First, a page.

The extraordinary power of the insurance industry was brought home to me last month, when listening to a Radio 4 interview. A music festival spokesperson said that their event had to be cancelled due to failing to obtain Covid-19 insurance.
I had never really considered that without insurance almost nothing can happen in the commercial world. It, therefore, makes sense that climate activists target the insurers of the fossil-fuel industry. Without insurance, no new oil, coal or gas field can open or continue operations.
Insurance Rebellion recently staged a peaceful protest outside Lloyd’s Insurance HQ, where it dumped a truckload of fake coal. “We demand they make good on their claims that they are moving away from coal, oil, and gas,” said Insurance Rebellion activists. Protesters claimed that Lloyd’s syndicates have refused to rule out underwriting the huge new Adani coal mine in Australia, while many other insurers have.
Some insurance leaders say the climate emergency poses an existential threat to the economic viability of their industry. Accelerating sea-level rise and increased extreme weather events threaten to radically increase the more than $1.3 trillion worth of economic costs already being incurred from natural disasters per decade. Parts of Florida, for example, experience about five days of flooding annually, this could increase to 200 a year within thirty years.
But at the same time, the US insurance industry is simultaneously the second-biggest investor in fossil fuels – an industry that contributes to global warming. Australia is the biggest coal exporter in the world, and Adani will become the largest coal mine in the history of the country. Climate groups have accused Lloyds syndicates of insuring the Adani mine. Lloyds declined to comment on Adani when directly asked for comment by The Independent.
The pressure is beginning to bear some fruit. Some insurance companies are ruling out insurance for new coal, shale oil and Arctic exploration projects, making it potentially more expensive or difficult to procure.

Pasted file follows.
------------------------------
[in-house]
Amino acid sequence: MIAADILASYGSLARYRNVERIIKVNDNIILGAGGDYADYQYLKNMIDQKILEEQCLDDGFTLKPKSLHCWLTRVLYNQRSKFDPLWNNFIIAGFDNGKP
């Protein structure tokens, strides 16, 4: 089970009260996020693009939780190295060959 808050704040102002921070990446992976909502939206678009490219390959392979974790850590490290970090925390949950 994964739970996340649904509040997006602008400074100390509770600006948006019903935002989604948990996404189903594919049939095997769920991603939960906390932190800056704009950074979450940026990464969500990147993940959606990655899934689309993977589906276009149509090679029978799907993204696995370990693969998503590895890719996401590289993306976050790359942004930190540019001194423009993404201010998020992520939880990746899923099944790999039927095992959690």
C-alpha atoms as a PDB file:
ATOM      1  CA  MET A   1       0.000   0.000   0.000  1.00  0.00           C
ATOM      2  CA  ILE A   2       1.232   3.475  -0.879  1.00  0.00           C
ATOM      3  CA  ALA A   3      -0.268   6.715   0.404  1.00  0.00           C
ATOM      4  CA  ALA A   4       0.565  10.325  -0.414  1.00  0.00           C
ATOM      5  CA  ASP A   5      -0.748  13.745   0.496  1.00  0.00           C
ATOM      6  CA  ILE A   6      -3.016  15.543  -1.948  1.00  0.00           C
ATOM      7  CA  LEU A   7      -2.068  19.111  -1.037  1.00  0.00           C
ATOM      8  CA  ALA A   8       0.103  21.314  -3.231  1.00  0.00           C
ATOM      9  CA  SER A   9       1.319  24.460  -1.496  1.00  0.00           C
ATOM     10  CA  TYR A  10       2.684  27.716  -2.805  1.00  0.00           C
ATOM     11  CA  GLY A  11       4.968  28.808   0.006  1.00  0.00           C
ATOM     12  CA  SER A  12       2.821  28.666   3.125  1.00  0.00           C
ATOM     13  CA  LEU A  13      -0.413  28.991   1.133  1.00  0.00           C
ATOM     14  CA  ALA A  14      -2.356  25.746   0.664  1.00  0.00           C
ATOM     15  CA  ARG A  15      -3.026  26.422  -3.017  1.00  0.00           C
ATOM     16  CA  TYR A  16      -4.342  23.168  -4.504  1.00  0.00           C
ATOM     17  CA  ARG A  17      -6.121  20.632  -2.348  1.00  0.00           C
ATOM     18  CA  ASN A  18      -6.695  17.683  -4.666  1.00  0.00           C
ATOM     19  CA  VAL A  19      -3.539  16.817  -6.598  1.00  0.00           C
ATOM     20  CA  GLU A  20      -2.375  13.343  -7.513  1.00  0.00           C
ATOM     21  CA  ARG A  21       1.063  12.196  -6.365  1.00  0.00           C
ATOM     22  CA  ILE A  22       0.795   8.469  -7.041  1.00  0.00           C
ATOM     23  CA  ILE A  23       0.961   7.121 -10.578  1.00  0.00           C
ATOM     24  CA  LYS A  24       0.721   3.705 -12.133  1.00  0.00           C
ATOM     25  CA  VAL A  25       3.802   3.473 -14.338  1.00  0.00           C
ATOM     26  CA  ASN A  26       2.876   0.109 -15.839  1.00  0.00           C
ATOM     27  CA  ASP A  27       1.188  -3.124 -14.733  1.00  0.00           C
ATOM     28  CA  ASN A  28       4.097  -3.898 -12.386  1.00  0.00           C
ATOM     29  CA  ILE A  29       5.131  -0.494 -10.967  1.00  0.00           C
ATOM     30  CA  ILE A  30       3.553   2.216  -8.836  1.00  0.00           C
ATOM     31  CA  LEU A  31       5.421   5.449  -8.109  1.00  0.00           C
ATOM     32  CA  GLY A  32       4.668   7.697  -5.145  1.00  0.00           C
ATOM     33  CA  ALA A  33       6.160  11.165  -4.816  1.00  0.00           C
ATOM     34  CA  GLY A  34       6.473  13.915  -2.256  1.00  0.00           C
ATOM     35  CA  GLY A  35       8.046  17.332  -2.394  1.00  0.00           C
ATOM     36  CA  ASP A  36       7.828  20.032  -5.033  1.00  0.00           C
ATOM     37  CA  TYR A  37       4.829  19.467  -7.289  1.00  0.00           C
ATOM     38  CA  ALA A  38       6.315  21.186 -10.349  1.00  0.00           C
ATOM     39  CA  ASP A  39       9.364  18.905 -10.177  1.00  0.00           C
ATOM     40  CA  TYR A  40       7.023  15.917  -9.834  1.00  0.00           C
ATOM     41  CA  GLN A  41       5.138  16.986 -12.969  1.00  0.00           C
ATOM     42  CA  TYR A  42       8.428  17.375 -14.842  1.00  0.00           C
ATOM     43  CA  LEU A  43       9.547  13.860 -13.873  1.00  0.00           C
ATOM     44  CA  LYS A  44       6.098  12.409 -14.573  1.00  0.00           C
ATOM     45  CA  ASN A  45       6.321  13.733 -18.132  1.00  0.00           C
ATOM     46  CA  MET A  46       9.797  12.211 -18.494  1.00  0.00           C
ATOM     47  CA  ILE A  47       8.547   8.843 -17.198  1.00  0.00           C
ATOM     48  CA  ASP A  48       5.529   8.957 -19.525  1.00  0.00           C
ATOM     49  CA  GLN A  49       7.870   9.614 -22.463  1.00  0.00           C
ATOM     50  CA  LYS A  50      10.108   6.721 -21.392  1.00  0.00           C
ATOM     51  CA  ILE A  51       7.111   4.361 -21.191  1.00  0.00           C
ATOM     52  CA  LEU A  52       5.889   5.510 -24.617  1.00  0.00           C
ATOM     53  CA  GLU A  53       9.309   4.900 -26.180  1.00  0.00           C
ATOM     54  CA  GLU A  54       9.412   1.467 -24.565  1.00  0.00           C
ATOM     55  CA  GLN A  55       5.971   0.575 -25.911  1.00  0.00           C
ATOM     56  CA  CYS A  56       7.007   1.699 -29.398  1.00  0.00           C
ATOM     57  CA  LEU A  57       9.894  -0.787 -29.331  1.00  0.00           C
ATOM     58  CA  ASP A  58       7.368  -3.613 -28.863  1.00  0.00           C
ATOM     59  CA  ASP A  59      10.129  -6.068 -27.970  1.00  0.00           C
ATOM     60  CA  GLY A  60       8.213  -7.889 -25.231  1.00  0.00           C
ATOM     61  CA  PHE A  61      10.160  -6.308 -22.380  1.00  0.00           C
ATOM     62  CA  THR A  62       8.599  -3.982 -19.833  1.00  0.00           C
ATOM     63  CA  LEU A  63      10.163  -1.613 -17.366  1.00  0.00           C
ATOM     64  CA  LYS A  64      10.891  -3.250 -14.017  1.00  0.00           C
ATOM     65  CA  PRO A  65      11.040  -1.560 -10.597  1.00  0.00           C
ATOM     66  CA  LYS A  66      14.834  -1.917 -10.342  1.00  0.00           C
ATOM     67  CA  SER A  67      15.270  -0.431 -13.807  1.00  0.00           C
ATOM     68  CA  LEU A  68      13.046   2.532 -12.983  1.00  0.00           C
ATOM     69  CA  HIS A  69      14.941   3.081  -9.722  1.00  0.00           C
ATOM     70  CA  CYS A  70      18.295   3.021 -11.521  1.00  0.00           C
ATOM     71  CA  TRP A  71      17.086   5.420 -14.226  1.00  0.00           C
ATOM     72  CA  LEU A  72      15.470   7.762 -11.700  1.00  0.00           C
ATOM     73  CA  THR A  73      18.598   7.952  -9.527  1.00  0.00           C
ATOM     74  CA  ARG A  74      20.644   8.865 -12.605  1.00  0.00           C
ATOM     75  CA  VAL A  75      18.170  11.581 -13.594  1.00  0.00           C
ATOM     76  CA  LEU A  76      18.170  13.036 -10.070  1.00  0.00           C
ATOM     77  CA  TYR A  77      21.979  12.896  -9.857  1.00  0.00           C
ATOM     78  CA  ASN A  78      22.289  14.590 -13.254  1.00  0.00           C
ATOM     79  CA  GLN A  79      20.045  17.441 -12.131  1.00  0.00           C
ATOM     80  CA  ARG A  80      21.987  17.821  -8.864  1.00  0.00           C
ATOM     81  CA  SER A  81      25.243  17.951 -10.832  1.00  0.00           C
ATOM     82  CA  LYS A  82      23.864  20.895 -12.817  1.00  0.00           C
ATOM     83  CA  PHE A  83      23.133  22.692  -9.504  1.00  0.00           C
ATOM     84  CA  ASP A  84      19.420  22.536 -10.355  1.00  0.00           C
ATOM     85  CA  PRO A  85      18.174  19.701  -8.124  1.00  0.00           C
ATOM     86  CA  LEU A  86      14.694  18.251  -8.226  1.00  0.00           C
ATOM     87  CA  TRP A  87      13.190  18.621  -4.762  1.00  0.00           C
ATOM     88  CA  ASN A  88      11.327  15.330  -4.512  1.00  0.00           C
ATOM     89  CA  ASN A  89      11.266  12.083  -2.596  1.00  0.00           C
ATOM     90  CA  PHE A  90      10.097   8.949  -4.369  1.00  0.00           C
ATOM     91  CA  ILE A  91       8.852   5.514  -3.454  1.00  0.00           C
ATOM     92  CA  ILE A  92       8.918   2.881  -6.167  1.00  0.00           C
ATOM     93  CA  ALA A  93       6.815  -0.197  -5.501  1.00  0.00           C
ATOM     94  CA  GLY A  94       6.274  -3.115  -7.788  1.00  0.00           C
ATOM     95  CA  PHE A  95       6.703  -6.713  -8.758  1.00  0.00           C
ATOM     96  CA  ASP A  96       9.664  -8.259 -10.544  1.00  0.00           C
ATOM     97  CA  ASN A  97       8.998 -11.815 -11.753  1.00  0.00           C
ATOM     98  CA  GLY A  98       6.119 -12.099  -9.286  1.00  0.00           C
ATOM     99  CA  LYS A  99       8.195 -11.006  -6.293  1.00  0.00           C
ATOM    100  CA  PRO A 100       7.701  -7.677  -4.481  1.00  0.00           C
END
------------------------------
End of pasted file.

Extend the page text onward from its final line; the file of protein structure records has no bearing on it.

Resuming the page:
But many of the so-called net-zero insurance declarations have been criticised by campaigners for having potential loopholes. The latest environmental policy issued by Lloyds in 2020, promises to end all new thermal coal, shale-oil and Arctic exploration project insurance from 2022.
But this is only a tiny proportion of Lloyds’ market. There are more than 100 syndicates. The corporation, despite having the legal power to regulate what the syndicates offer insurance on (under the Lloyds Act 1982), is merely “asking” them to cease new thermal coal and shale oil insurance from 2022 and to phase out existing insurance by 2030, rather than imposing a requirement to do so.
Lloyds also place a significant caveat by only applying them to corporations who derive more than 30 per cent of their income from coal, shale oil or Arctic projects, whereas Aviva is applying a 5 per cent threshold.
“Lloyds is committed to accelerating its transition towards a more sustainable insurance and reinsurance marketplace and has set out specific actions and commitments to align with the goals of the Paris Agreement,” a Lloyds spokesperson told The Independent.
Existing fossil-fuel oilfields and coal power stations would also have to close if they lost the ability to get insurance. While it would be convulsive for the global fossil-fuel addicted economy to go cold-turkey overnight, the depth of the emergency demands that it is largely decarbonised within five years. An immediate moratorium on insurance for all new fossil fuel projects and the phasing out of insurance for almost all existing fossil-fuel infrastructure by 2030 would be hugely beneficial to the planet.
While it’s promising that the United Nations Environment Programme Finance Initiative is pursuing an agreement with the major insurers, to be announced by the Cop26 climate summit in November, climate campaigners fear the agreement will be drawn up with far off dates and loopholes.
Shadow business secretary Ed Miliband toldThe Independent: “The UK should be setting the pace in urgently greening the world’s financial systems. Rather than underwriting new coal projects, financial institutions including Lloyd’s should come forward with clear plans to align their portfolios with the Paris Agreement. And rather than sitting on their hands, the government should follow the CCC’s Financial Advisory Group’s recommendations and make those plans mandatory.”
The insurance industry has a pressing duty to be the silver bullet that ensures our future, not our destruction.
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